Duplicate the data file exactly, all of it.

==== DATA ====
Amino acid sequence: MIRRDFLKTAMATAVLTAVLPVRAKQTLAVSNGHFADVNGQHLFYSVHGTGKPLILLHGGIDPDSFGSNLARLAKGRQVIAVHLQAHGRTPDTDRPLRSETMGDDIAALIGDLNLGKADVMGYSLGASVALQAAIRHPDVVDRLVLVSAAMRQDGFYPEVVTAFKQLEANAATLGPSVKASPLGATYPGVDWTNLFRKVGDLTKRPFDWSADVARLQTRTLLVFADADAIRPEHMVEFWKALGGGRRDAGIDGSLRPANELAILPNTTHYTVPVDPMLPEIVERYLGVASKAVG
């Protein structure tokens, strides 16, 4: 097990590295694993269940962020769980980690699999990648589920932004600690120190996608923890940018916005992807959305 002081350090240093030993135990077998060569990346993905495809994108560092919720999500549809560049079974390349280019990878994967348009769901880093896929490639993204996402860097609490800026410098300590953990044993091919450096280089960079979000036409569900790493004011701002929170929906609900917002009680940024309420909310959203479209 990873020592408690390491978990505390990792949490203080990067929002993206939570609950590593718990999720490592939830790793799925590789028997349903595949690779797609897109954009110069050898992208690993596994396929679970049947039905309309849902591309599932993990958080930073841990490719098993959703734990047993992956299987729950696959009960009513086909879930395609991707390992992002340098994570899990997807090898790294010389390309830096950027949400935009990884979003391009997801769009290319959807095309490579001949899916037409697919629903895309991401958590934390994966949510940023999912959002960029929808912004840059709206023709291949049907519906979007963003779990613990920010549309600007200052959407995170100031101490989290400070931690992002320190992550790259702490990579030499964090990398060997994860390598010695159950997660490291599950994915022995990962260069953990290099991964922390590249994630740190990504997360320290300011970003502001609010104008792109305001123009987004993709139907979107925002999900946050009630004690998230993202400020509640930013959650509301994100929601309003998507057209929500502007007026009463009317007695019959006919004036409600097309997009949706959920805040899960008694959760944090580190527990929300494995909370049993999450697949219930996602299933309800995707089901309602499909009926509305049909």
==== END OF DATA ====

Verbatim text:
Amino acid sequence: MIRRDFLKTAMATAVLTAVLPVRAKQTLAVSNGHFADVNGQHLFYSVHGTGKPLILLHGGIDPDSFGSNLARLAKGRQVIAVHLQAHGRTPDTDRPLRSETMGDDIAALIGDLNLGKADVMGYSLGASVALQAAIRHPDVVDRLVLVSAAMRQDGFYPEVVTAFKQLEANAATLGPSVKASPLGATYPGVDWTNLFRKVGDLTKRPFDWSADVARLQTRTLLVFADADAIRPEHMVEFWKALGGGRRDAGIDGSLRPANELAILPNTTHYTVPVDPMLPEIVERYLGVASKAVG
């Protein structure tokens, strides 16, 4: 097990590295694993269940962020769980980690699999990648589920932004600690120190996608923890940018916005992807959305 002081350090240093030993135990077998060569990346993905495809994108560092919720999500549809560049079974390349280019990878994967348009769901880093896929490639993204996402860097609490800026410098300590953990044993091919450096280089960079979000036409569900790493004011701002929170929906609900917002009680940024309420909310959203479209 990873020592408690390491978990505390990792949490203080990067929002993206939570609950590593718990999720490592939830790793799925590789028997349903595949690779797609897109954009110069050898992208690993596994396929679970049947039905309309849902591309599932993990958080930073841990490719098993959703734990047993992956299987729950696959009960009513086909879930395609991707390992992002340098994570899990997807090898790294010389390309830096950027949400935009990884979003391009997801769009290319959807095309490579001949899916037409697919629903895309991401958590934390994966949510940023999912959002960029929808912004840059709206023709291949049907519906979007963003779990613990920010549309600007200052959407995170100031101490989290400070931690992002320190992550790259702490990579030499964090990398060997994860390598010695159950997660490291599950994915022995990962260069953990290099991964922390590249994630740190990504997360320290300011970003502001609010104008792109305001123009987004993709139907979107925002999900946050009630004690998230993202400020509640930013959650509301994100929601309003998507057209929500502007007026009463009317007695019959006919004036409600097309997009949706959920805040899960008694959760944090580190527990929300494995909370049993999450697949219930996602299933309800995707089901309602499909009926509305049909």